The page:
Comedy Update : The Secret Ingredient in Scotland’s Covid Fight

By James Hookway

EDINBURGH—As new Covid infections picked up pace this month, Scotland’s leader Nicola Sturgeon stepped up to her podium at the country’s Parliament to announce another nationwide lockdown.

“I been asking people all year to stay in the hoose if ye can, wash yer hands, stay away from each other—remember the two Alsatians rule: stay two meters, two full Alsatians apart,” people heard. “We’re back to square one.”

They were those of comedian Janey Godley, whose voice-overs of Ms. Sturgeon’s daily Covid briefings are often seen by more people than the real thing broadcast on television, and are feted by researchers and health officials as one of the reasons Scotland so far has done better in containing the pandemic than other countries in the U.K.

Ms. Godley’s version has the normally prim Ms. Sturgeon dropping f-bombs and sighing at annoying questions from journalists. She usually signs off by discussing what she’d like for supper—“a wee quiche, perhaps”—before barking at her assistant, Frank, to get the door.

“If I see any o’ yous oot there, I’m gonnae take a run and put a toe up the crack ae yer arse, so quit it!” is a typical line.

Ms. Sturgeon, a lawyer by training, claims she would never ever talk like that, but is a fan. She thinks Ms. Godley’s skits on YouTube reinforce her government’s call for people to stay home, wear masks if they have to go out, and stop the virus circulating.

“They’re very rude in terms of the language they use,” she told Scottish radio. “But occasionally I watch them and I think, yeah, she must have an insight into what I was really thinking at that point.”

They appear to have had some effect.

Scotland, which revels in its image as a rebellious kind of place, has seen fewer of the problems authorities in England or the U.S. have had in enforcing mask-wearing in supermarkets and other public spaces. Opinion polls show strong support for Ms. Sturgeon’s moves to lock down Scotland fast and hard when Covid cases rise.

As a result, infection rates in Scotland have been roughly a third those of England.

“I honestly think Janey’s done more for public-health advice than I’ve done in 11 months,” Jason Leitch, the senior clinical adviser to the Scottish government, said on a panel last month.

Many people share the videos on social media or send links to people they know. “I think they’re wonderful,” says Margaret Graham, 47 years old. “I share them with my friends. They help you remember to bring a mask and keep your distance.”

So does Doug Crawford, 42. “We’re going through some difficult times so it’s good to share a laugh or two,” he says.

Ms. Godley, 60, honed her skills running a pub in the rough-and-tumble east end of Glasgow in the 1980s and ’90s. When the pandemic broke out and Ms. Sturgeon began making daily televised updates, she thought it would be fun to make them less boring and more relevant for the people she used to serve.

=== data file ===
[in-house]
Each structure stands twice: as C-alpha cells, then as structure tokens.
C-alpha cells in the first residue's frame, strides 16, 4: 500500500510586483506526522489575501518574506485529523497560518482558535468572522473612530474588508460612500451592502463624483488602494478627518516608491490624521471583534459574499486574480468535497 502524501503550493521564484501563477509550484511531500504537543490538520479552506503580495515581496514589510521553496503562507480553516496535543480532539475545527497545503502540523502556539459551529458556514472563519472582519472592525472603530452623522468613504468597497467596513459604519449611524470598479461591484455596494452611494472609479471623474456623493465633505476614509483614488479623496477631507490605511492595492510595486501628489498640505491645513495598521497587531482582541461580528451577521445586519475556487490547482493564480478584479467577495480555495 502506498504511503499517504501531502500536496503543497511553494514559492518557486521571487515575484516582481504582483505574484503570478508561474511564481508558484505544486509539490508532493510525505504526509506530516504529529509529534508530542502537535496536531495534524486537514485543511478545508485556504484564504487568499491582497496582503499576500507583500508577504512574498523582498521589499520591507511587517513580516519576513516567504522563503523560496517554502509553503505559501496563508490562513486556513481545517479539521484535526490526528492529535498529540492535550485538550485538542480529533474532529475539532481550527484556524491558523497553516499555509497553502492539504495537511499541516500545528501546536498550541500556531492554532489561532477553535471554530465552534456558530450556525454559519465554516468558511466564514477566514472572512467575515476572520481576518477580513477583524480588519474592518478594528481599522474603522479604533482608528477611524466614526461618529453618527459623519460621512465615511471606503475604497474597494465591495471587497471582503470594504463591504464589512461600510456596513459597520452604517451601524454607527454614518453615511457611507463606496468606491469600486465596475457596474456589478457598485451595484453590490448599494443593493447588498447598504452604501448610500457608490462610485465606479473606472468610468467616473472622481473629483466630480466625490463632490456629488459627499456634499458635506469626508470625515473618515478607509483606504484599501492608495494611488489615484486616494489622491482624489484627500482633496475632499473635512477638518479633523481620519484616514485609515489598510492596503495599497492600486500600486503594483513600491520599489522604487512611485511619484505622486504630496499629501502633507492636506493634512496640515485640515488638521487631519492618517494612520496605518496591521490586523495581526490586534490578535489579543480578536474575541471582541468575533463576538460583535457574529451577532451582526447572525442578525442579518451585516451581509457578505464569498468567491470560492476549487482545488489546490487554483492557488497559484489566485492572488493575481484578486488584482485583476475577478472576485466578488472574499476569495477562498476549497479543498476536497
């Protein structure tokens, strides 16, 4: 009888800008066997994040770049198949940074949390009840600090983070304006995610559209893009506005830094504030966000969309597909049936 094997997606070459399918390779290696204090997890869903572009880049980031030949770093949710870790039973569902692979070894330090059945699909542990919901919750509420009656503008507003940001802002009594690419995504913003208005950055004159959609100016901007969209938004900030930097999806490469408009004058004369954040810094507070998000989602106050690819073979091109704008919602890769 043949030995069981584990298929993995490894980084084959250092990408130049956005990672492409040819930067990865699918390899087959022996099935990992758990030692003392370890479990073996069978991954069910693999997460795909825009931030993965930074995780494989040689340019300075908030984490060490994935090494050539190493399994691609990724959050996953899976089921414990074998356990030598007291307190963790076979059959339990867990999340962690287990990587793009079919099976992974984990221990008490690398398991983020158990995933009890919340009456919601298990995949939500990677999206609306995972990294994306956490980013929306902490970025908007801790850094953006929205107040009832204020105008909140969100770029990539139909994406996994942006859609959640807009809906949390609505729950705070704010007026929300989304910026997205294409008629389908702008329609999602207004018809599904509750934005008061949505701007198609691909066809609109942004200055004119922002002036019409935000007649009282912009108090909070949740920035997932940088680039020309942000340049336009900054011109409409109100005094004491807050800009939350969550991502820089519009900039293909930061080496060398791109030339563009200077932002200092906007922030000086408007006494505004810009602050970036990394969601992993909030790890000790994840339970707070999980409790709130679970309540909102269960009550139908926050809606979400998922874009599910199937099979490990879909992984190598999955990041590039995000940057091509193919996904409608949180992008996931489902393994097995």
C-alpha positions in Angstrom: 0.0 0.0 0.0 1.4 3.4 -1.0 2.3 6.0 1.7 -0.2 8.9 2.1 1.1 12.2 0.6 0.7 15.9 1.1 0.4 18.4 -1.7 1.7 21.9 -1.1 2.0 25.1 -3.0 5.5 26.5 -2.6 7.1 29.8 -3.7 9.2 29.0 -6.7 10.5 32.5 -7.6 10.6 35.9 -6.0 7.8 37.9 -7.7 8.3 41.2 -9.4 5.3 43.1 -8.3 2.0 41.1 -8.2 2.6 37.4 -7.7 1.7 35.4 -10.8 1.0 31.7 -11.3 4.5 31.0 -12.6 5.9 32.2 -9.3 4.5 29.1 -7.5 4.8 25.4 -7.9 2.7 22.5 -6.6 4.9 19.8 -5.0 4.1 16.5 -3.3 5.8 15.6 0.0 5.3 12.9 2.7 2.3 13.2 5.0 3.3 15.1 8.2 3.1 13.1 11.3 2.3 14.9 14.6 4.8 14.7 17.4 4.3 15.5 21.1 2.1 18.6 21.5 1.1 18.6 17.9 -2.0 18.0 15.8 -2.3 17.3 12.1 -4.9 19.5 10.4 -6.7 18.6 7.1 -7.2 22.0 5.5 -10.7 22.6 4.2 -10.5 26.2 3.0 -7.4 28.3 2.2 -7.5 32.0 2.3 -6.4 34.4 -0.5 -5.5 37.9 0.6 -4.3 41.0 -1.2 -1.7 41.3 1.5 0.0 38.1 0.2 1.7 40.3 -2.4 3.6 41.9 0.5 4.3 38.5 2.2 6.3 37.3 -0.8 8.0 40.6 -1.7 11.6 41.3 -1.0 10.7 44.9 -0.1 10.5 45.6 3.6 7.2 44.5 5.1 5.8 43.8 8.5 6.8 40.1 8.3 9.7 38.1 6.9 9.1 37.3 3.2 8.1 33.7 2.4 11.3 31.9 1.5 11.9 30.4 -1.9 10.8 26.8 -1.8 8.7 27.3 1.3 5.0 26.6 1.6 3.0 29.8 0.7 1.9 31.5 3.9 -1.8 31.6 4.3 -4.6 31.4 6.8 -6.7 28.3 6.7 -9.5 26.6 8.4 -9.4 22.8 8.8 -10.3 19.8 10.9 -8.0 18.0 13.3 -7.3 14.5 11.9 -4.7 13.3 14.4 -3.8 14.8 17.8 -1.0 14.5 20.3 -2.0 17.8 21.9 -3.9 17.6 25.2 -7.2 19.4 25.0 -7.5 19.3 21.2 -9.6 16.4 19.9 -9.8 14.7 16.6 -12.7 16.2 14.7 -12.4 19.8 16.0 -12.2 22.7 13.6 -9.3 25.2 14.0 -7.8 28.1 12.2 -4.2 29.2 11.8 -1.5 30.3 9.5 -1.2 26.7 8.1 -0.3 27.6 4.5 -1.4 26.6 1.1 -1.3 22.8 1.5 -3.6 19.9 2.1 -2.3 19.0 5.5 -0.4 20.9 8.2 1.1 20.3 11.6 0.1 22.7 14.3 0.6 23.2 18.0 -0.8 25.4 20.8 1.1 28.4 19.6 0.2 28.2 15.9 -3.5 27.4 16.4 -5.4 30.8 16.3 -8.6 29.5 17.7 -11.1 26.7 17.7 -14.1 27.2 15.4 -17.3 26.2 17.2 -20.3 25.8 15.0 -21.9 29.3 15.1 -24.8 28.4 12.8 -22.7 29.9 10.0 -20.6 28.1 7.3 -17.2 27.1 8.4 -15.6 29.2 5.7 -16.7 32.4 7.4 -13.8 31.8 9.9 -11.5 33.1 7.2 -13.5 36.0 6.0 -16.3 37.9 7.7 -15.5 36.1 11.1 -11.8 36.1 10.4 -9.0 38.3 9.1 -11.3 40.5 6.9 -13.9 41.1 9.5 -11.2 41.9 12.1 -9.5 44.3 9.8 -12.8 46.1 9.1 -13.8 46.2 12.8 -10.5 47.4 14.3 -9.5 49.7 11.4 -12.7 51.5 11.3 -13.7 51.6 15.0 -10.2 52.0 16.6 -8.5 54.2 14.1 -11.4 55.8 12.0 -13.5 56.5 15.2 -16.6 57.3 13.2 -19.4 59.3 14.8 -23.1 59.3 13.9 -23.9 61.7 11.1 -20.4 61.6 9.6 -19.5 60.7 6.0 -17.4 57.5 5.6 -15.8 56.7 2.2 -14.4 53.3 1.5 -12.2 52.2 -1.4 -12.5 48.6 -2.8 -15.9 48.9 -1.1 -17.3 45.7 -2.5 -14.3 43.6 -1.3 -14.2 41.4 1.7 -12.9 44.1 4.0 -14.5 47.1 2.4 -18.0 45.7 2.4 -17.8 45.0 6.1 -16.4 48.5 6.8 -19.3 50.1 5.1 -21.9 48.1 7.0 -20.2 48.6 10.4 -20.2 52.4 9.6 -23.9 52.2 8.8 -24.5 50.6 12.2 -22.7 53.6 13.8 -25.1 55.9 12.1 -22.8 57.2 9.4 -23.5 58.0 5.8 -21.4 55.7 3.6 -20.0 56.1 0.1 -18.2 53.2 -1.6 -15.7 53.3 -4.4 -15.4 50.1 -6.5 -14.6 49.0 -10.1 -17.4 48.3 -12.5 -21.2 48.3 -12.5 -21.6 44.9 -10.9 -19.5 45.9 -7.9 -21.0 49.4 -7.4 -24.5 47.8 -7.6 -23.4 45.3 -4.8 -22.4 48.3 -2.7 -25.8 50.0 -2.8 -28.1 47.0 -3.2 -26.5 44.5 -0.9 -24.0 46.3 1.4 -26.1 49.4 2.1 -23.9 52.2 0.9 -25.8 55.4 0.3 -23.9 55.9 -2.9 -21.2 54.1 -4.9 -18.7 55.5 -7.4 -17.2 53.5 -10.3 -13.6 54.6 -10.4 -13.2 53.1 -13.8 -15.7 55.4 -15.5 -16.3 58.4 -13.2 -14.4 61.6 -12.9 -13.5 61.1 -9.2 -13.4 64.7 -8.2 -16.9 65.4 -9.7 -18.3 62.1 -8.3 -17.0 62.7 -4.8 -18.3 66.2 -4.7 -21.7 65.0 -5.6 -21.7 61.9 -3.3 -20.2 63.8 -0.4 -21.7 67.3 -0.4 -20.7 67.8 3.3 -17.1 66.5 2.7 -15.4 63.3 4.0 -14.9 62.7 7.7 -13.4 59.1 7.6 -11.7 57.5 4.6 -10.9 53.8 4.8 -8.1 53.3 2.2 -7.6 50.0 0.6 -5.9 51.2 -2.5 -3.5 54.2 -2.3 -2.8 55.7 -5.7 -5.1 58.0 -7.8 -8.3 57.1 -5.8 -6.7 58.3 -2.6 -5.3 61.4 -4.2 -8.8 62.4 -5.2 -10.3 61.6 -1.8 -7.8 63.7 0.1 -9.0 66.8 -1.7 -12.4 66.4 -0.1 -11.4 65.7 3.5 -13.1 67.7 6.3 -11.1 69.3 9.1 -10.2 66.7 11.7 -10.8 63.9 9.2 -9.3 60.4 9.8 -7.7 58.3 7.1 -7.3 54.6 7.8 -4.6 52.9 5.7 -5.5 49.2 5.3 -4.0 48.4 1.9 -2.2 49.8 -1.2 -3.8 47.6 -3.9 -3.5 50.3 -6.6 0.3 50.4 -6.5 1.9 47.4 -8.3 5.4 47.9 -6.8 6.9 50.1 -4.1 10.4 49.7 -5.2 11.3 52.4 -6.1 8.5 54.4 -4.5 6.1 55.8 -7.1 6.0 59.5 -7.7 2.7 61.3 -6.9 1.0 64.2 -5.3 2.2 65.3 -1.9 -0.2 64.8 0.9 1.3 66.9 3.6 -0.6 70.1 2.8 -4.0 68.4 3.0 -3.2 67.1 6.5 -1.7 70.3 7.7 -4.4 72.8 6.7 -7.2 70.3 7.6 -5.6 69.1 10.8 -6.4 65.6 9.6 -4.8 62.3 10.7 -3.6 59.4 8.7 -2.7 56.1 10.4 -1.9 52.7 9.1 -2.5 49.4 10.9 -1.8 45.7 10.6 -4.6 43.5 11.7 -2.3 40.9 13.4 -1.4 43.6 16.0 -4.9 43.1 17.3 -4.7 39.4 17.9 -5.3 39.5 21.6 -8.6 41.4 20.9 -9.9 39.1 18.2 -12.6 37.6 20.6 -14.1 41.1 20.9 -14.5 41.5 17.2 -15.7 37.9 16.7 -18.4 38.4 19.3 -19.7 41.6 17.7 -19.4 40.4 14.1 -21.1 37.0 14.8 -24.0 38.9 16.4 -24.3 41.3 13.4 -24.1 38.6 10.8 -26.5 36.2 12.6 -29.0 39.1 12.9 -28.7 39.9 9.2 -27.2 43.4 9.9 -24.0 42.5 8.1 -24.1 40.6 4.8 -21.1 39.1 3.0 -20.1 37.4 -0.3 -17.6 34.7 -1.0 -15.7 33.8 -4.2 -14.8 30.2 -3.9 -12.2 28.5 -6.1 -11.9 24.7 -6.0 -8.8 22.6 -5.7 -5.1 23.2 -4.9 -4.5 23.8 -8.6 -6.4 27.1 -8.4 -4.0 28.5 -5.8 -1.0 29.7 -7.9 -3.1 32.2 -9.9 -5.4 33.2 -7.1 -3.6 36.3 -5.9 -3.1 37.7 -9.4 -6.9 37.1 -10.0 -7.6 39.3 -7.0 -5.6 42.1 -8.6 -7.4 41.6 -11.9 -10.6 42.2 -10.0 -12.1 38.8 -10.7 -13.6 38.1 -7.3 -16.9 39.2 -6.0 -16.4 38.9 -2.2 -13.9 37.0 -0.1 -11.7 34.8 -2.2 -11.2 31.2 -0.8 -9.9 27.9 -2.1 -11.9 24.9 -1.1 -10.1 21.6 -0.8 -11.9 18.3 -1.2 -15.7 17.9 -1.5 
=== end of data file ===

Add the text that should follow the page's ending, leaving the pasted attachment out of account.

“I just imagined a wee woman called Jeanette at the bus stop and how she would translate the briefings to her friend, wee Agnes,” she says. That means leaning hard into Scottish phrases and idioms. “So it was ‘Did ye see that Nicola on the telly, we’ve no tae go oot, we’ve all tae stay in the hoose,’ like that.”

It also explains the frequent references to Alsatians, or German shepherd dogs.

“We’re told to stay two meters apart but not everyone knows what two meters is, they were born before the decimal time,” she says. “But everyone knows the size of an Alsatian, so I just use that.”

Not everyone appreciates Ms. Godley’s videos, least of all those who think they boost Ms. Sturgeon’s Scottish National Party, which is angling for a referendum on leaving the U.K.

Politicians who favor Scotland staying in the U.K. say Ms. Godley doesn’t do enough to hold the Scottish government to account over the shortfalls in its response to the pandemic, including a spate of deaths in nursing homes during the early stages of the crisis.

Ms. Godley says she doesn’t spare the government when it messes up.

When a lawmaker from Ms. Sturgeon’s party took a train from London to Glasgow last fall despite knowing she had tested positive for Covid, Ms. Godley ripped into her. She also tore into Scotland’s former chief medical adviser after she was caught visiting a holiday home when there was a strict no-travel order; the official later resigned.

Mostly, though, Ms. Godley does her voice-overs for her own amusement, in one take on her iPhone and would be doing it anyway, with or without a pandemic.

“I wanted to create an alternate world for Nicola Sturgeon where she just wants to go out in the caravan with her pals but she has to deal with Covid first,” she says. “If it gets the message out, then that’s good.”


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